As the national conversation turns toward AI and the unrelenting, onward march of technology, AI writing tools like ChatGPT are at the forefront of the list of concerns writers have about publishing in the time of artificial intelligence. To offer insight and advice (and a pretty delicious toast recipe) we’ve looked to an author who has never shied away from writing about daunting topics, faculty member and award-winning author Martha Brockenbrough, who has been studying the advancements of AI for her book, Future Tense: How We Made Artificial Intelligence and How It Will Change Everything (coming in 2024.) See what Martha has to say about this intimidating topic below.

Wild Things: There have been some incredible and nerve-wracking advancements in the realm of Artificial Intelligence as of late. You deal with this subject in your upcoming book Future Tense. Can you tell us a little about your new book and what you researched in writing it?

Martha Brockenbrough: I spent nearly four years researching and writing Future Tense: How We Made Artificial Intelligence and How It Will Change Everything. It’s the longest I’ve ever spent on a nonfiction project, and that’s because there was so much to learn. I wanted to put it into a human context. It didn’t sprout like a fungus overnight. Humans have dreamed about it literally for millennia, and it took contributions from around the globe over centuries to bring us where we are today: at the dawn of a brand-new technology that will eventually be able to beat humans on pretty much all cognitive tasks—and it will replicate many of our existing biases. I research history, neuroscience, technology, political science and more, and had the book checked not only by AI developers, but also by AI experts who come from communities typically marginalized by the same technology. I wanted to understand its entirely human roots and the effects of AI on humanity. This is not a technology book entirely; it’s much more of a human story.

WT: What was the most interesting thing you learned during your research?

MB: As much as we think of human beings as rational creatures, we aren’t. For the most part, we are driven by our emotions in ways we often fail to see and understand. Learning about the role of emotions in decision-making was fascinating, as well as learning about the role of emotion in computing, which is not the oxymoron you think it is. This plays out in a couple of significant ways. First, human experts are always sure AI can’t do the thing they can do. But it has proven people wrong with chess. With go. With Jeopardy! And with things like driving commercial trucks. We think our creativity is special—but it’s not. Meanwhile, many of us are going to develop deep attachments to the AI-powered bots in our lives. We’re used to seeing androids on TV wishing to be human and having attachments to us. The attachment is going to run the other direction, and it leaves us vulnerable to … a lot.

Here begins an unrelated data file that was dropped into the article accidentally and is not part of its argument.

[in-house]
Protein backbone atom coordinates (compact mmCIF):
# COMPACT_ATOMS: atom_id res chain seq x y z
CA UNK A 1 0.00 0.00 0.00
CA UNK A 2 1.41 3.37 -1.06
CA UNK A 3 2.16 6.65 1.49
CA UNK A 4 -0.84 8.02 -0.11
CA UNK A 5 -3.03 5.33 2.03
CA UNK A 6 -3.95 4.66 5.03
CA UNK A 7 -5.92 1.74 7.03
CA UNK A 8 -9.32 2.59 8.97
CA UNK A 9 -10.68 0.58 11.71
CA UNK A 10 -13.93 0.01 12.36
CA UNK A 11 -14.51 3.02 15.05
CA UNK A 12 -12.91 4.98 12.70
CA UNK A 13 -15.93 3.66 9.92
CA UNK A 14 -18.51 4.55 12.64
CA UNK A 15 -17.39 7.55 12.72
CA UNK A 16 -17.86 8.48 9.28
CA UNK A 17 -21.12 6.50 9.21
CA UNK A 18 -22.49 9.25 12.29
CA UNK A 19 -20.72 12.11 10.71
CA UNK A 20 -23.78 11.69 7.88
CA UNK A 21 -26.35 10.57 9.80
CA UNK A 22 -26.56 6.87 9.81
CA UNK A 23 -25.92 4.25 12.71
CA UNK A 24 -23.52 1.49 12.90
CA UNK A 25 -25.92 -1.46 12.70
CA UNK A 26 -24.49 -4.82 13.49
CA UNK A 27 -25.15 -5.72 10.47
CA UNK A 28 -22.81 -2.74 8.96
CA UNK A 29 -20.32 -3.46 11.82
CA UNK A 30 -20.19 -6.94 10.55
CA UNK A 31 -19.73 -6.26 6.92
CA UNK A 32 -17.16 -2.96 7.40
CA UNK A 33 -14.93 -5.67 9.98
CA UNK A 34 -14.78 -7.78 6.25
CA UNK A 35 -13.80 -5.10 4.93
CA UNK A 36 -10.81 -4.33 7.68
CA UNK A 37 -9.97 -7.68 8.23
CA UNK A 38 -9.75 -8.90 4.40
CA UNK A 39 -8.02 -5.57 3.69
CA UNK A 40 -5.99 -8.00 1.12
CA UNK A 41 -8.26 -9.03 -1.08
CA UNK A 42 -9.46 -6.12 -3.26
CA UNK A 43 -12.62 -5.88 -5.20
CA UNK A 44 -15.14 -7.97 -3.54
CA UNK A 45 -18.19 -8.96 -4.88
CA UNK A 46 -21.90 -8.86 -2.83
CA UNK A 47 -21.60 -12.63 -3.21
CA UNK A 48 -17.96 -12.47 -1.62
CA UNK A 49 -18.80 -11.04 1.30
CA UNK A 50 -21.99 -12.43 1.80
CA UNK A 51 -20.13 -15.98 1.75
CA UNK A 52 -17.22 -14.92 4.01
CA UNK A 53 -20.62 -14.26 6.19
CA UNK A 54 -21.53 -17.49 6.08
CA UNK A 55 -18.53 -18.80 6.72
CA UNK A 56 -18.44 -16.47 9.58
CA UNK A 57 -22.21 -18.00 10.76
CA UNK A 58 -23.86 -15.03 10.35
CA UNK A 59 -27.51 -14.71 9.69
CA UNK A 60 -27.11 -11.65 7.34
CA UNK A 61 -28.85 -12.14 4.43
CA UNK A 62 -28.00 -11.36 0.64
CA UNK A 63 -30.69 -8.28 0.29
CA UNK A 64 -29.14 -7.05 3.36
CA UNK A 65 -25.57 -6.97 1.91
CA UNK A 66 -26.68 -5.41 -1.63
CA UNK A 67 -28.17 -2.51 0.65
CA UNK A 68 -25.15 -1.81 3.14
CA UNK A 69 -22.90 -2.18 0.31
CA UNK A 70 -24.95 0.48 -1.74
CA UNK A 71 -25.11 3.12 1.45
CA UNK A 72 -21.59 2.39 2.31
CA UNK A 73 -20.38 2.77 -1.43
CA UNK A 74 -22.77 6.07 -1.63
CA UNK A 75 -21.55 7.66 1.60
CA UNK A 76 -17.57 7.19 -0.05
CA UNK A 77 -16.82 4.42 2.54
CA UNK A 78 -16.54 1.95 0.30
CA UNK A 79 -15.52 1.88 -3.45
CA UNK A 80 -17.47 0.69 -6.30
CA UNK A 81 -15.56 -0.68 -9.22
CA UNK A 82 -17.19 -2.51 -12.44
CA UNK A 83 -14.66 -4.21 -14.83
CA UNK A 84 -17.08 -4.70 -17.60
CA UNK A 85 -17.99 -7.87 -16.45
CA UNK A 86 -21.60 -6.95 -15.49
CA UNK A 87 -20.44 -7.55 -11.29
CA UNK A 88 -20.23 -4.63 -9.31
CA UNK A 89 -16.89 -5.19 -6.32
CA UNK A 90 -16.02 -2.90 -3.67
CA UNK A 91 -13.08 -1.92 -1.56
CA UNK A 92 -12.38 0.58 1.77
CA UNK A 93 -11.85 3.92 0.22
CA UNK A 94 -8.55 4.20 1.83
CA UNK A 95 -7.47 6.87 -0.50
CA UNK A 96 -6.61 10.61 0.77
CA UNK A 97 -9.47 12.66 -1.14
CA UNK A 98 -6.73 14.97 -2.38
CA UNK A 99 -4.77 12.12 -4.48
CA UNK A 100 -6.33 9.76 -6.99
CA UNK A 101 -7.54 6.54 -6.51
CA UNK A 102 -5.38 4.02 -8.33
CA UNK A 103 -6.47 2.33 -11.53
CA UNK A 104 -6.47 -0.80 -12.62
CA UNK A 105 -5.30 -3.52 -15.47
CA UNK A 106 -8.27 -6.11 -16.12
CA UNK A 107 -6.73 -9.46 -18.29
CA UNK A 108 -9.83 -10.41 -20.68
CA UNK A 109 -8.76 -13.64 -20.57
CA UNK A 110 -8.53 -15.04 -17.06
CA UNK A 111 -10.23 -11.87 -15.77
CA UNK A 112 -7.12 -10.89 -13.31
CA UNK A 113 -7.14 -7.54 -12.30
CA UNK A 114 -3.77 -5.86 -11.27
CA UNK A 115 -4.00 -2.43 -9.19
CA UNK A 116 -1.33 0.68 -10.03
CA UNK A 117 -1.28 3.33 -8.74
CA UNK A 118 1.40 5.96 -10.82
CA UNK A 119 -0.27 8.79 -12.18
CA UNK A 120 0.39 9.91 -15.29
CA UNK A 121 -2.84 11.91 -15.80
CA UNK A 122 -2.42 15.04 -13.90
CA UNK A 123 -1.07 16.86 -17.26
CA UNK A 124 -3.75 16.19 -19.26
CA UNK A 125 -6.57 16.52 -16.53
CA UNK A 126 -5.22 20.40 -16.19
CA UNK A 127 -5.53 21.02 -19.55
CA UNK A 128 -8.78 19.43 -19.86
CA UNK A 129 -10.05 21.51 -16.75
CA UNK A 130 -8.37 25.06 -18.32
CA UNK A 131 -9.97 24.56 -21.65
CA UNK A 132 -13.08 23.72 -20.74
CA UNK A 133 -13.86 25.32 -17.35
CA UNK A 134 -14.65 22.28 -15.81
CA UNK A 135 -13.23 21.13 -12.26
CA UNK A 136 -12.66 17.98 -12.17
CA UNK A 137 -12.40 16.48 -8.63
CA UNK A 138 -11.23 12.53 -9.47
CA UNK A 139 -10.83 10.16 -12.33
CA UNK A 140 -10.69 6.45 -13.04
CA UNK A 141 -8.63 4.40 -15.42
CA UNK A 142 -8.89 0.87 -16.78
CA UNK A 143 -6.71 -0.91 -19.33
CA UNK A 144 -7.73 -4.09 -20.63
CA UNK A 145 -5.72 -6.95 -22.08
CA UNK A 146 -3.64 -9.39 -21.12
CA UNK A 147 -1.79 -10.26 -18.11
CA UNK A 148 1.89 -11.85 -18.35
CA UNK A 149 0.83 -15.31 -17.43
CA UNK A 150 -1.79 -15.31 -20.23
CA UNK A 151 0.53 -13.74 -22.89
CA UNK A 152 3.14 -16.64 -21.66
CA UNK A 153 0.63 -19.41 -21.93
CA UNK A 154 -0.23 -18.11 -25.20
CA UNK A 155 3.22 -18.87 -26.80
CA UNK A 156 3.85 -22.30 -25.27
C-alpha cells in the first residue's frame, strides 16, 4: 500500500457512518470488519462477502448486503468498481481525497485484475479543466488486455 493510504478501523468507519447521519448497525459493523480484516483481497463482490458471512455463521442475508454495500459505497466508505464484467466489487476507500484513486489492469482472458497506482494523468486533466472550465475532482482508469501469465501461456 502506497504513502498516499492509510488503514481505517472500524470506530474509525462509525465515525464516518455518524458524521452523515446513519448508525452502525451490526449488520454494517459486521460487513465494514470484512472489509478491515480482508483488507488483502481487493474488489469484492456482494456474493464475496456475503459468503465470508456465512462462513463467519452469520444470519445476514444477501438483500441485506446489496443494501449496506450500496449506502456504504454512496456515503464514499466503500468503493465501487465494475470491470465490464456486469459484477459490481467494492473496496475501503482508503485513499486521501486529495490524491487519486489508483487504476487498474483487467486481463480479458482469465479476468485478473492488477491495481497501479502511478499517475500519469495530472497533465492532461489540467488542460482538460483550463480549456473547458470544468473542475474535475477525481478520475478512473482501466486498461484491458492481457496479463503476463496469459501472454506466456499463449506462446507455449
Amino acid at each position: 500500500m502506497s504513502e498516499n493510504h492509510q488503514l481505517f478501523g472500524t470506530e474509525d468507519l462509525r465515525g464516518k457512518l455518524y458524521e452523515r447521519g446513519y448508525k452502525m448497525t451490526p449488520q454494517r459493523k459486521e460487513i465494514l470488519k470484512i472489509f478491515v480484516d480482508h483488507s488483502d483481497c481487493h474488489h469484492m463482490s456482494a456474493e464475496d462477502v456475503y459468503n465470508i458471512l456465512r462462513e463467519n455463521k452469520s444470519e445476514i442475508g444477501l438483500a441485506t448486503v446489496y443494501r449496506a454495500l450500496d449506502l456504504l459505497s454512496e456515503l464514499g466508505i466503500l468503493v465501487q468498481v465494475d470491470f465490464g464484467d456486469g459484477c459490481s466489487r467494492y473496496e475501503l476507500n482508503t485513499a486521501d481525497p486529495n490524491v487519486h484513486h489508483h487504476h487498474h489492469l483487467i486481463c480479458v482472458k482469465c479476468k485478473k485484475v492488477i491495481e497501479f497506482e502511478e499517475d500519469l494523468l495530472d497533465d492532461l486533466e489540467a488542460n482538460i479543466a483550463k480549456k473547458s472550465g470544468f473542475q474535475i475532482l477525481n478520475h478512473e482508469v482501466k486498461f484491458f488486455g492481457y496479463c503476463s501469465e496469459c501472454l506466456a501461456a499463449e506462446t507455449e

WT: What aspects of AI advancement do you feel are positive for the world as a whole?

MB: When I was a college student in the early 1990s, I took part in a paid experiment at Hewlett Packard, where they were trying to develop technology to recognize speech. I think I disappointed the tech, who really wanted me to stop punching my Ps as I spoke into their microphone. Now, though, we can talk into our phones and get directions or create reminders and our Ps can be perfectly percussive. It took a long time to arrive, but speech recognition is now everywhere. I also like the idea of loans in three minutes. I like the idea of medicine tailored to my genome. I like the way the world can become more accessible through various AI-powered applications.

WT: Are there aspects of AI that you feel are concerning?

MB: Oh, for sure. People will be radicalized by bots. They will be catfished and robbed. Racial bias that exists in the world is baked into the heart of AI that grabs vast amounts of data from the unscrubbed internet. Likewise gender bias. I’m not wild about the idea of being tracked and recognized everywhere I go. In truth, I live a pretty boring life. I don’t even break the speed limit. But we keep flirting with authoritarian governments in the US, and I am an outspoken critic of such things (my book Unpresidented is a case in point). Intellectuals and artists are often targeted by authoritarian regimes, AI will make surveillance a snap. And because I like thinking up plots, if I were writing such a world, I’d send out autonomous drones to eliminate those people, which they can do—including from great distances.

WT: Is AI-created art a novelty, a phase, or is it here to stay? What are the implications of that?

MB: It’s all of the above. The implications for artists, though, are bad. We live in a world that values and respects the accumulation of money. The best way to do this is to get things without paying for them. This is why companies pay as little as they must (except for the CEO, of course). This is why we have outsourced much of manufacturing. When I was starting out as a freelance journalist after I had my first kid (and with 10 years of experience under my belt), I earned $2 a word in magazines. That’s about what people in the sixties made for the same work—but not adjusted for inflation. By the time I stopped doing it, it was common to get 50 cents a word. This is because the internet changed the market for advertising, which meant that print media got hammered. And then on the internet, no one wanted to pay for content.

So life has already gotten harder for us. And it’s going to get harder.

AI-created art is going to meet the needs of a lot of people who would prefer to keep more of their money, which is a rational choice in a world where capitalism is the one true religion. Like, people will say things like, “the point of business is to make money” and not even think that’s weird. The point of business is to fill a need. The point of many businesses together is to build a community. If the point was to make money, we would all only ever be in the businesses that paid the most. And honestly, hedge fund managers—who are grossly overpaid—are pretty much only useful in an extremely narrow sense.